“When is a church like a library?,” the District Court for the Northern District of Illinois recently asked. Immanuel Baptist Church (the “Church”) hoped to continue operations in a Chicago neighborhood when, in 2016, the property it had been renting for years was offered for sale. Prior to purchasing the property, the Church requested a determination from the City regarding the adequacy of parking available at the property.  Religious assemblies in such locations require one parking space per eight auditorium seats, and the City concluded that the Church could not meet this requirement.

The Church thereafter filed suit, claiming that the City’s parking requirement for churches facially violates RLUIPA and the Constitution’s equal protection clause. Specifically, it claimed that churches are treated worse than “cultural exhibits and libraries” that, if under 4,000 square feet, require no parking, and live theatre venues with less than 150 seats that likewise do not require parking.

In the Seventh Circuit, courts apply RLUIPA’s equal terms provision by questioning whether “a religious institution is treated less favorably than a secular land use that is similarly situated as to relevant zoning criterion.”  (citing River of Life Kingdom Ministries v. Village of Hazel Crest, 611 F.3d 367 (7th Cir. 2010).  As an initial matter, however, the Court clarified that a plaintiff moving for summary judgment on its claims has the initial burden of proving a prima facie violation of RLUIPA. Notably, the Court concluded, merely pointing out that a land use regulation differentiates between religious and non-religious uses is not enough to establish a prima facie violation and shift the burden of persuasion to the government to justify its ordinance. “Given the nature of a facial challenge,” the Court reasoned, “it would seem appropriate to demand evidence sufficient to support a reasonable inference that the sort of religious assembly at issue is comparable to the type of facially favored secular assembly in, if not all, at least its principal characteristics as they relate to the relevant zoning criteria.”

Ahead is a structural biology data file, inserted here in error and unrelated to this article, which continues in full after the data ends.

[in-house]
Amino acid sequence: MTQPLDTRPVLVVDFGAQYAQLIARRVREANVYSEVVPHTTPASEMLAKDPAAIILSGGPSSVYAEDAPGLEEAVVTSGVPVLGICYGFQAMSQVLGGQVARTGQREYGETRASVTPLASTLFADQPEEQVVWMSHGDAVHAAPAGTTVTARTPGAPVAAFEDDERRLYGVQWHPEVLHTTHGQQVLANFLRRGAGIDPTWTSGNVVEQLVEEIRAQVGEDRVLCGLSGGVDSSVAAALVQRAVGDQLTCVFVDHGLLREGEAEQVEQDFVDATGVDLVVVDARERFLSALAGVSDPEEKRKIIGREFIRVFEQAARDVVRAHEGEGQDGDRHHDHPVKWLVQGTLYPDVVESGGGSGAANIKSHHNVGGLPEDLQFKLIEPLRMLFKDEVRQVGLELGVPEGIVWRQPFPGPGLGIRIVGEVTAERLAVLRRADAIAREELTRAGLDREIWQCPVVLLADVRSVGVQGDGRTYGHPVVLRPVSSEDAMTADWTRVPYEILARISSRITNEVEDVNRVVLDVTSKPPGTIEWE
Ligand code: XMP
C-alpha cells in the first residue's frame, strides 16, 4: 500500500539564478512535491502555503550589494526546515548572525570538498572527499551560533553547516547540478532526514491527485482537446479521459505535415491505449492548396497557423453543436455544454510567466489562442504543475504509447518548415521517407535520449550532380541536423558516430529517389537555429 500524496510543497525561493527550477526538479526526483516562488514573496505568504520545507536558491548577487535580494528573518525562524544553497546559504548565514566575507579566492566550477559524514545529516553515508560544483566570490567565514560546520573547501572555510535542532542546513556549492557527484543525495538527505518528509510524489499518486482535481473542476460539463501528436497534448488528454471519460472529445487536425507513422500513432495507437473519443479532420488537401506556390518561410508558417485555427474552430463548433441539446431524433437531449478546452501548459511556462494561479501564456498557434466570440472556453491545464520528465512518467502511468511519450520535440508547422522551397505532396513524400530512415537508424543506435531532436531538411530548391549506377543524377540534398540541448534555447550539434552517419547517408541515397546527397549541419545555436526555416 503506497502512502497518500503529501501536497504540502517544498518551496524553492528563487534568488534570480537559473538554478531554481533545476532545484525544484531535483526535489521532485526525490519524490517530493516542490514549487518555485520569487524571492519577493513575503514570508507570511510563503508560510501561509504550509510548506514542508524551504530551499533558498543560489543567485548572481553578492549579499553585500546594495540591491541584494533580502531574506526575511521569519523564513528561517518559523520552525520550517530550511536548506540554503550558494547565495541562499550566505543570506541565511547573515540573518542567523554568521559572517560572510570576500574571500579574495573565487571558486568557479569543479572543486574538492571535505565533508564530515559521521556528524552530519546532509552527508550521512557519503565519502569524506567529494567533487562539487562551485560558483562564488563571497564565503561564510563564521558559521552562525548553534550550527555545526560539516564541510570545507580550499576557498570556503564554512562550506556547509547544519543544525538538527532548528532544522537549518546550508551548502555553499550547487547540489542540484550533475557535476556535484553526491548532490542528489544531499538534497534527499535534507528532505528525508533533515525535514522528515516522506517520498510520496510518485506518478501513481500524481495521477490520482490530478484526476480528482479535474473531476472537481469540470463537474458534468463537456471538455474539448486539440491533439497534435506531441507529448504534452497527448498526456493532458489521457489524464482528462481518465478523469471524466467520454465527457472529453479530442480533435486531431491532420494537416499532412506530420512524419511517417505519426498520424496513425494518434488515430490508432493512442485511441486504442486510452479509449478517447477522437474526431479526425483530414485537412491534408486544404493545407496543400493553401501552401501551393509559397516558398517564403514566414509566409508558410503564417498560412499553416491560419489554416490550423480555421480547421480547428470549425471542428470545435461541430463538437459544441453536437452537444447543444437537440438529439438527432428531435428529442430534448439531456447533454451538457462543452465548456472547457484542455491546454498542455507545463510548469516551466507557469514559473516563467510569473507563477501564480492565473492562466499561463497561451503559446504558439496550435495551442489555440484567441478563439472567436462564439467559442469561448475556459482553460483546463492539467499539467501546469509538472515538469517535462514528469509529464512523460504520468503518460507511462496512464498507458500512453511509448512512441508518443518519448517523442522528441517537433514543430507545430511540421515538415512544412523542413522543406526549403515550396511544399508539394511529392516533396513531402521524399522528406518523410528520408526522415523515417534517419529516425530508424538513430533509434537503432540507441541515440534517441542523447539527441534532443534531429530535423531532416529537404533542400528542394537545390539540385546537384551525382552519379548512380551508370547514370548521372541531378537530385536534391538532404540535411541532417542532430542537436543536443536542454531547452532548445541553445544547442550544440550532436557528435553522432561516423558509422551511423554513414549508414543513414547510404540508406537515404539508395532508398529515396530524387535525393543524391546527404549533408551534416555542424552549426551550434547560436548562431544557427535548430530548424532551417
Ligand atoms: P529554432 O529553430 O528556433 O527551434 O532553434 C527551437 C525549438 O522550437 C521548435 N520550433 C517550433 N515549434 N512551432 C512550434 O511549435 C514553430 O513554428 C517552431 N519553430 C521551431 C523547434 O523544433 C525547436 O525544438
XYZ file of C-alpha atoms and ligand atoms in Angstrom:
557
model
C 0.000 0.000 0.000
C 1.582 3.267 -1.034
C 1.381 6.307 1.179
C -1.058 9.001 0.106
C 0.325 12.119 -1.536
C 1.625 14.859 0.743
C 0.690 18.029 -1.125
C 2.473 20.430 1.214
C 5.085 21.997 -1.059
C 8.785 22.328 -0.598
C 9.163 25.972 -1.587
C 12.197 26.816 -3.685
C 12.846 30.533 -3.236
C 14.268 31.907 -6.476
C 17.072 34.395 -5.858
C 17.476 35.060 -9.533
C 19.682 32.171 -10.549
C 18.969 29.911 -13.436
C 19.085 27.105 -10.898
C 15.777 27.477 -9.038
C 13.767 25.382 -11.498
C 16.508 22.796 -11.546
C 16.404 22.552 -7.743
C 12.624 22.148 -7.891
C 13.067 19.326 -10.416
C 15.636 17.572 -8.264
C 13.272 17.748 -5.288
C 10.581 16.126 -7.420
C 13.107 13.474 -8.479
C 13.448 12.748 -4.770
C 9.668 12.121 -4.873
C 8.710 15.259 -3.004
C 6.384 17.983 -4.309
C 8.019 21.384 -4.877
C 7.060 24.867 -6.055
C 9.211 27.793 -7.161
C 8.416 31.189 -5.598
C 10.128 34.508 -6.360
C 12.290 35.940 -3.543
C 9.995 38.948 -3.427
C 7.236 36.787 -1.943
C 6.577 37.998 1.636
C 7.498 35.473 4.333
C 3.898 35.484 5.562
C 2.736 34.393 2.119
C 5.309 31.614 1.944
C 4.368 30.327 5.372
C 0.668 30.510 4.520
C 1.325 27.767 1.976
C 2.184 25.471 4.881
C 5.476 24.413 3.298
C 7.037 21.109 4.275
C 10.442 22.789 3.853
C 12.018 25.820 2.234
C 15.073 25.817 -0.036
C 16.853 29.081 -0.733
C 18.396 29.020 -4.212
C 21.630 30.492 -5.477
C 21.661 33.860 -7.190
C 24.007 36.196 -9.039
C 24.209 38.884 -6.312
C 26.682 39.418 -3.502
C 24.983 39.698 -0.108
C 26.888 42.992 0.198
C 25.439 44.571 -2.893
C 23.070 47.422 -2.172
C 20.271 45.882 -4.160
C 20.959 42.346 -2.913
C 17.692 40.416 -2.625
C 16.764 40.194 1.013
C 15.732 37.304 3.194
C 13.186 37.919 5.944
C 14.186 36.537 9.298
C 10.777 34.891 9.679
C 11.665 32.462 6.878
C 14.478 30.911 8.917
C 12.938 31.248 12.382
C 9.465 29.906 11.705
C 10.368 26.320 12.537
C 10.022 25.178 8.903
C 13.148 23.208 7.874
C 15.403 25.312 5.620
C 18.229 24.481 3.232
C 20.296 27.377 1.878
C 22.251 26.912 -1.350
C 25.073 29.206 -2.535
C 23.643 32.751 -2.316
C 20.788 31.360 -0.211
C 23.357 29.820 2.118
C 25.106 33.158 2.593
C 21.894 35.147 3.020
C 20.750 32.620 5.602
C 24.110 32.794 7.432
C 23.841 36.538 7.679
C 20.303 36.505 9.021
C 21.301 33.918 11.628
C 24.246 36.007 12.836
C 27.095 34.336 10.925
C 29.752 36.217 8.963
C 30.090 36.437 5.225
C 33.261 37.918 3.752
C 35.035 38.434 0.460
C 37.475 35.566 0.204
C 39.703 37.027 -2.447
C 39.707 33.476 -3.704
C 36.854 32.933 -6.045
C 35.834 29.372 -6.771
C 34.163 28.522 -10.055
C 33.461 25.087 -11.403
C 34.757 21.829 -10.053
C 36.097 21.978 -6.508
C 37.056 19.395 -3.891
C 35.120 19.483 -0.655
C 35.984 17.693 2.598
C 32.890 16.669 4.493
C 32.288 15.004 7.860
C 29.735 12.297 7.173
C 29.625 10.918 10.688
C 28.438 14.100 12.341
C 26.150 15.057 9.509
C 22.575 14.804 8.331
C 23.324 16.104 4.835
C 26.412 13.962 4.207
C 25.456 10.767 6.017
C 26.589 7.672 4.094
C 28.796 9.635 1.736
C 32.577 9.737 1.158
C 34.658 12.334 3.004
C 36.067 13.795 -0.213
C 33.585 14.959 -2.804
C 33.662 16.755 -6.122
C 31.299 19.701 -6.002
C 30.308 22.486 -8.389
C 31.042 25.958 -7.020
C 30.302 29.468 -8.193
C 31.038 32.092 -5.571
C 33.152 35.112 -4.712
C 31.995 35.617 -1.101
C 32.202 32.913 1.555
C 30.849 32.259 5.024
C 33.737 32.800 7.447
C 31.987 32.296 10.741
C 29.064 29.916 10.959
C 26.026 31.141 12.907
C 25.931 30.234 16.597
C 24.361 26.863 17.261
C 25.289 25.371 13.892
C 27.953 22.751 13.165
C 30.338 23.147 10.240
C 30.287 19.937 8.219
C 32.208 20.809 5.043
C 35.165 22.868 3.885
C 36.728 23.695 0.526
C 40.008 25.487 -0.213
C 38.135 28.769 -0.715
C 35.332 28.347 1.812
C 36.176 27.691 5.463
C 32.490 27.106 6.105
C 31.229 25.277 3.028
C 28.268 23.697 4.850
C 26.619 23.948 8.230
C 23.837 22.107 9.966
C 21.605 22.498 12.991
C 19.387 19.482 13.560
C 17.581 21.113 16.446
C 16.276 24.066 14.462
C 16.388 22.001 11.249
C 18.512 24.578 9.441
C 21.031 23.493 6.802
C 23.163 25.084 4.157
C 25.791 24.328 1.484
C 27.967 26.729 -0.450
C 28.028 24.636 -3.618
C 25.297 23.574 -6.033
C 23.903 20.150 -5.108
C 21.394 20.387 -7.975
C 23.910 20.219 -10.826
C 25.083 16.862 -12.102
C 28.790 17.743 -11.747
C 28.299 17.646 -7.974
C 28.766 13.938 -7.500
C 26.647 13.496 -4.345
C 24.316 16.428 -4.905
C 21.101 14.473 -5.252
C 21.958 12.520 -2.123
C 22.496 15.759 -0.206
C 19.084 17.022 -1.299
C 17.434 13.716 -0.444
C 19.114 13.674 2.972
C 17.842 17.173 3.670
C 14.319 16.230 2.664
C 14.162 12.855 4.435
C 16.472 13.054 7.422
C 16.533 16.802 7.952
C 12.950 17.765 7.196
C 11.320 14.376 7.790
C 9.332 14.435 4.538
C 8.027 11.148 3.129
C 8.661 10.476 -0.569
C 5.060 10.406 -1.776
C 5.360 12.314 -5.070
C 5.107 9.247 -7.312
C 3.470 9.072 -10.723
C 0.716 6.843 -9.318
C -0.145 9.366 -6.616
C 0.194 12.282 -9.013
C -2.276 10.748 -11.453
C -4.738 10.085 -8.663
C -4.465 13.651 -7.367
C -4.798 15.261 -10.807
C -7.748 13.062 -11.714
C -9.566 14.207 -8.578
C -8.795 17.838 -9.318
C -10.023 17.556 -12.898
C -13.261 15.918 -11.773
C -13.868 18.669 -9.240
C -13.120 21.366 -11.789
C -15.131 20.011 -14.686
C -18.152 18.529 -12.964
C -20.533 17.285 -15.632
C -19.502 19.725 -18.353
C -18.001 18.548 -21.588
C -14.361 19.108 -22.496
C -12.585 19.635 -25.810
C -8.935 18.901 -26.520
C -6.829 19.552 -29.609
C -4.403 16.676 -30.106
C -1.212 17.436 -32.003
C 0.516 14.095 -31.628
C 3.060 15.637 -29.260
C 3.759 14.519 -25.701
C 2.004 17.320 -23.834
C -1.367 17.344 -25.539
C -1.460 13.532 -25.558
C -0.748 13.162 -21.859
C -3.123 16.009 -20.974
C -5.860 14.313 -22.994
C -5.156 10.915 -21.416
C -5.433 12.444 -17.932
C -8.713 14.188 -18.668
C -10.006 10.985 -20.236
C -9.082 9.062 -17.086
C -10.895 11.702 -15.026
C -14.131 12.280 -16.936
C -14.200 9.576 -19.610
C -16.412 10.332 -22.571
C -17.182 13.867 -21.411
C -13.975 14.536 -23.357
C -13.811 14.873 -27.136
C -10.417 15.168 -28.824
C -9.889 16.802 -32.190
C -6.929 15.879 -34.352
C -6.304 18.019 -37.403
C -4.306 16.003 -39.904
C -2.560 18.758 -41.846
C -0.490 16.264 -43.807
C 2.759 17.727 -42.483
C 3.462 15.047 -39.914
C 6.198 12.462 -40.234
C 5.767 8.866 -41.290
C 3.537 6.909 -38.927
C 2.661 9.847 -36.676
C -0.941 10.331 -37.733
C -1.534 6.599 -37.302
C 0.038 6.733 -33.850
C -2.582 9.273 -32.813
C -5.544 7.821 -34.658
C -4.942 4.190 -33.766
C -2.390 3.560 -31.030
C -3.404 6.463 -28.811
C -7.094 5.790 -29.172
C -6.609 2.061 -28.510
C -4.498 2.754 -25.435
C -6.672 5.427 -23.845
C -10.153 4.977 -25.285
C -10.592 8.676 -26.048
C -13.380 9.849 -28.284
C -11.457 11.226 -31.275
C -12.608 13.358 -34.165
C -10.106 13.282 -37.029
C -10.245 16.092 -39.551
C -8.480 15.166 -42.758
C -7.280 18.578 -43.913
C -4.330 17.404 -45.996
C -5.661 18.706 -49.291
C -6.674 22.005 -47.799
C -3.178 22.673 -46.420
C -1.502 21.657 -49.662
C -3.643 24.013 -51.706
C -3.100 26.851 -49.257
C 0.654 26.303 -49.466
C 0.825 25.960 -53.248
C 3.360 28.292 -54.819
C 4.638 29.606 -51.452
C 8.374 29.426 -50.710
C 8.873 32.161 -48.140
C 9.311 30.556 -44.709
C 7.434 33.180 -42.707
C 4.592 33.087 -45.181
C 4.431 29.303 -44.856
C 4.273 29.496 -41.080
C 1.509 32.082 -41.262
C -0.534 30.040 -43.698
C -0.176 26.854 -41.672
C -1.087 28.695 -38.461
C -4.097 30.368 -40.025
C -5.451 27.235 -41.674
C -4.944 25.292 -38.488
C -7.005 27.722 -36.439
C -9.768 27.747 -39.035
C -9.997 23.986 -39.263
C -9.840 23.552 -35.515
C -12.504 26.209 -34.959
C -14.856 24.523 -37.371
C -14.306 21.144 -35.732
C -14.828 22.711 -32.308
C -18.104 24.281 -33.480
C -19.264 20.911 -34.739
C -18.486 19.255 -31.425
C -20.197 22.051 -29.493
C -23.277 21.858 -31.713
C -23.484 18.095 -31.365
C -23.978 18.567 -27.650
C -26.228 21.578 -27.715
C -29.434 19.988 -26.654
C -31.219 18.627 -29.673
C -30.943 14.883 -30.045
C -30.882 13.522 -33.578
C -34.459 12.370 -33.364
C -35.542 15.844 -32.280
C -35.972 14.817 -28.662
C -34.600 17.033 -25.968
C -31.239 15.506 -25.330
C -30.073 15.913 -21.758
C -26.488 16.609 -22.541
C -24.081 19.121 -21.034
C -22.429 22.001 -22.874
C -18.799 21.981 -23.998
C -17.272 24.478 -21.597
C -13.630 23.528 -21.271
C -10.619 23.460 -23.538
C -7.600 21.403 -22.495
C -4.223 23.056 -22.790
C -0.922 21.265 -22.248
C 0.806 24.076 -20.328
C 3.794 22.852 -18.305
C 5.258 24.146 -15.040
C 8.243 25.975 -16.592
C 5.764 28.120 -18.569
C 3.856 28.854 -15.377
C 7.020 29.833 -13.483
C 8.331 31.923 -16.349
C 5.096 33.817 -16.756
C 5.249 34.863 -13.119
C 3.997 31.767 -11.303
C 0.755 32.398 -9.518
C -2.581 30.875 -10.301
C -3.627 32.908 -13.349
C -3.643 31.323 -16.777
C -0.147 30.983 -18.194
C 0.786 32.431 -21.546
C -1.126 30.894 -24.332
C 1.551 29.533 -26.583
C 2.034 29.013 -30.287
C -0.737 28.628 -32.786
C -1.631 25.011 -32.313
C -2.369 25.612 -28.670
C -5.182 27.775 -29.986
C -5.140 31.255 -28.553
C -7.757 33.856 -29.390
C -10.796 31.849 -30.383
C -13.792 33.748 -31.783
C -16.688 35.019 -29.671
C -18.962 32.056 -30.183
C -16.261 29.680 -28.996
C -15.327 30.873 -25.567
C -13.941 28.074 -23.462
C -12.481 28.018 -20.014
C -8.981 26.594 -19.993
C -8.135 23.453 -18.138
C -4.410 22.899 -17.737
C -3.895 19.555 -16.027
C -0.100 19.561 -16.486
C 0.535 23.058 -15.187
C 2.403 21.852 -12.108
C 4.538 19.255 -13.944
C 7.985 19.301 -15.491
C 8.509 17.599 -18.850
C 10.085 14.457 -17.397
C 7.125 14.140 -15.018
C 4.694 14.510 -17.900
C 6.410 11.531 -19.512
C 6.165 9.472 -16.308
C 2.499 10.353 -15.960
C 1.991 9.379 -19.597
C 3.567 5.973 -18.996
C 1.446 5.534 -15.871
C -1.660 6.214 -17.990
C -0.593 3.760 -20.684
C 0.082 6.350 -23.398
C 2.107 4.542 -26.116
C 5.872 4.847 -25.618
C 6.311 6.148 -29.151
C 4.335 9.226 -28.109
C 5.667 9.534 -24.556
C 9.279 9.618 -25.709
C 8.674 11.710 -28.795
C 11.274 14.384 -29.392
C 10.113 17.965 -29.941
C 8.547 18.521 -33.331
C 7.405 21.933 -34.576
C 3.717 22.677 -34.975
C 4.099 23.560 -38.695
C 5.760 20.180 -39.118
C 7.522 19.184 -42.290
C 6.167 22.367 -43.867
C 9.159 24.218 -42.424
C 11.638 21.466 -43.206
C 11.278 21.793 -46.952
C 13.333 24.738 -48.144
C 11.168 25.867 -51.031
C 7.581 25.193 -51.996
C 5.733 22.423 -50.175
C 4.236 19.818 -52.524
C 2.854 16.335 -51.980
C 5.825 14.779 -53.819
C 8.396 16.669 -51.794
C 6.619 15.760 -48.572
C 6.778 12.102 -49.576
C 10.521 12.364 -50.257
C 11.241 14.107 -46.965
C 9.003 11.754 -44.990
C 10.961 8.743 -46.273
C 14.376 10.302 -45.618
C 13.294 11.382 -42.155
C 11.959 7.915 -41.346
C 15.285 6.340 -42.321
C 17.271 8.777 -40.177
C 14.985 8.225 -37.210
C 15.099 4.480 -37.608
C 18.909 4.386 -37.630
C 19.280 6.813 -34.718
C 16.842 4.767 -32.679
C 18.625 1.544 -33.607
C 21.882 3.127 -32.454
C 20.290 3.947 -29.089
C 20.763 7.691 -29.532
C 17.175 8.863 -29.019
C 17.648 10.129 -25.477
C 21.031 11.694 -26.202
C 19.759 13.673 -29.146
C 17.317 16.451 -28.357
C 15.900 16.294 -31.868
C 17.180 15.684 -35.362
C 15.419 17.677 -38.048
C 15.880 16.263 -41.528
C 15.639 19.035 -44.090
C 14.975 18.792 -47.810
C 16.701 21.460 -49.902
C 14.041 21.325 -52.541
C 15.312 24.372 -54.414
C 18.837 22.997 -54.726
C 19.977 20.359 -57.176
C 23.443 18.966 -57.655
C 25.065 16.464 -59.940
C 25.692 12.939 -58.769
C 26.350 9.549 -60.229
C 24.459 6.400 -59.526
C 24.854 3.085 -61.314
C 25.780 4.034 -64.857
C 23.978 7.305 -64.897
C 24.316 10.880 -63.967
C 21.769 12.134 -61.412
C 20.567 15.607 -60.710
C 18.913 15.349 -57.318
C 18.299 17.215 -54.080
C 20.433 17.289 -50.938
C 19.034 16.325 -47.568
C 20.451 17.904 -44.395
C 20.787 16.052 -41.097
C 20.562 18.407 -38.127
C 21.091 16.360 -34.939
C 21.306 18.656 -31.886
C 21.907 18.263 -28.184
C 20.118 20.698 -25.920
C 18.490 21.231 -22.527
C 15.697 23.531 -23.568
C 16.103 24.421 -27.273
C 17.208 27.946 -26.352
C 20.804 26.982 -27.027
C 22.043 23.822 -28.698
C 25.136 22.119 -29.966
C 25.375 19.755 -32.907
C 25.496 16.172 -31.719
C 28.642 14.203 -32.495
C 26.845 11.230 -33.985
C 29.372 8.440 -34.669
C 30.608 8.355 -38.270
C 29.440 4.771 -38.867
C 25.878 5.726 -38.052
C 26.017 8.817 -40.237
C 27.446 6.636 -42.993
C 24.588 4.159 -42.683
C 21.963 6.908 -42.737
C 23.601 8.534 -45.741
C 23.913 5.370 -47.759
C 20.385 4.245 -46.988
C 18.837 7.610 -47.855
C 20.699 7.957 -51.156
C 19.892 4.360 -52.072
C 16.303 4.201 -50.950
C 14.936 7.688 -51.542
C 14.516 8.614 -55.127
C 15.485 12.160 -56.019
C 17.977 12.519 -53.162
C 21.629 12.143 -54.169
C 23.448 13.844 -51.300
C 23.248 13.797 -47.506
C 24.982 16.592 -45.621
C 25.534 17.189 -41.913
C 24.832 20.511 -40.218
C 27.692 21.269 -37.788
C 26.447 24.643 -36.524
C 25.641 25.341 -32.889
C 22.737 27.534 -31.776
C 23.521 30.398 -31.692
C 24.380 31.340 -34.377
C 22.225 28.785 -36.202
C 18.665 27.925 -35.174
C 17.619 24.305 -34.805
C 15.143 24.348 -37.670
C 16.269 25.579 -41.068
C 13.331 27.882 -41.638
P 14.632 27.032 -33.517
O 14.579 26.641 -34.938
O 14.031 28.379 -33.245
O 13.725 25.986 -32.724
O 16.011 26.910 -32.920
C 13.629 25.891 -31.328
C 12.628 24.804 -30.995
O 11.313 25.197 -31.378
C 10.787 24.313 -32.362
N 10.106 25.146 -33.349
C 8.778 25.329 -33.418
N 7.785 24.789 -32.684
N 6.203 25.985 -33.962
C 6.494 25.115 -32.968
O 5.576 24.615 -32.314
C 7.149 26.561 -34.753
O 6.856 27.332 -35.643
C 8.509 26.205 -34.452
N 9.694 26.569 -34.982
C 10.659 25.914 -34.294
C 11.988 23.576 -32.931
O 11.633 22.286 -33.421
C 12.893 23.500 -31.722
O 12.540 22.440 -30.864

The “relevant zoning criterion” in this instance was whether churches are similarly situated to theaters and libraries in terms of the need for off street parking. First, the Court concluded that theaters could not be a relevant comparator because theaters are not allowed in the relevant zoning district that allows places of religious worship. Therefore, churches are treated better, not worse than theaters. Next, the Court concluded that libraries are not adequate comparators to the Church’s proposed use. It reasoned that the Church had failed to provide evidence that libraries attracted concentrated groups of people for regular events in the same manner as a church. While attending church services is “quintessentially a group activity… a visit to a library, to check out a book, or read, or research, is an individual action.” Of course, the Court noted, individuals may visit churches alone, and groups sometimes meet at libraries. For the purpose of a facial challenge, however, the Church failed to show that the parking needs of a typical library are comparable to a typical church.

The Court also considered the Church’s equal protection facial challenge to the parking requirement. Applying rational basis review and similar reasoning to that discussed in the equal terms context, the Court concluded that the zoning code was not facially discriminatory.

Although the Court dismissed both facial challenges to the code, the Court granted the Church leave to file an amended complaint to assert as-applied RLUIPA challenges.  The Court’s decision in Immanuel Baptist Church v. City of Chicago, No. 17 C 00932 (N. Dist. Ill., 2017) is available here.

Original photo by Christchurch City Libraries, some rights reserved.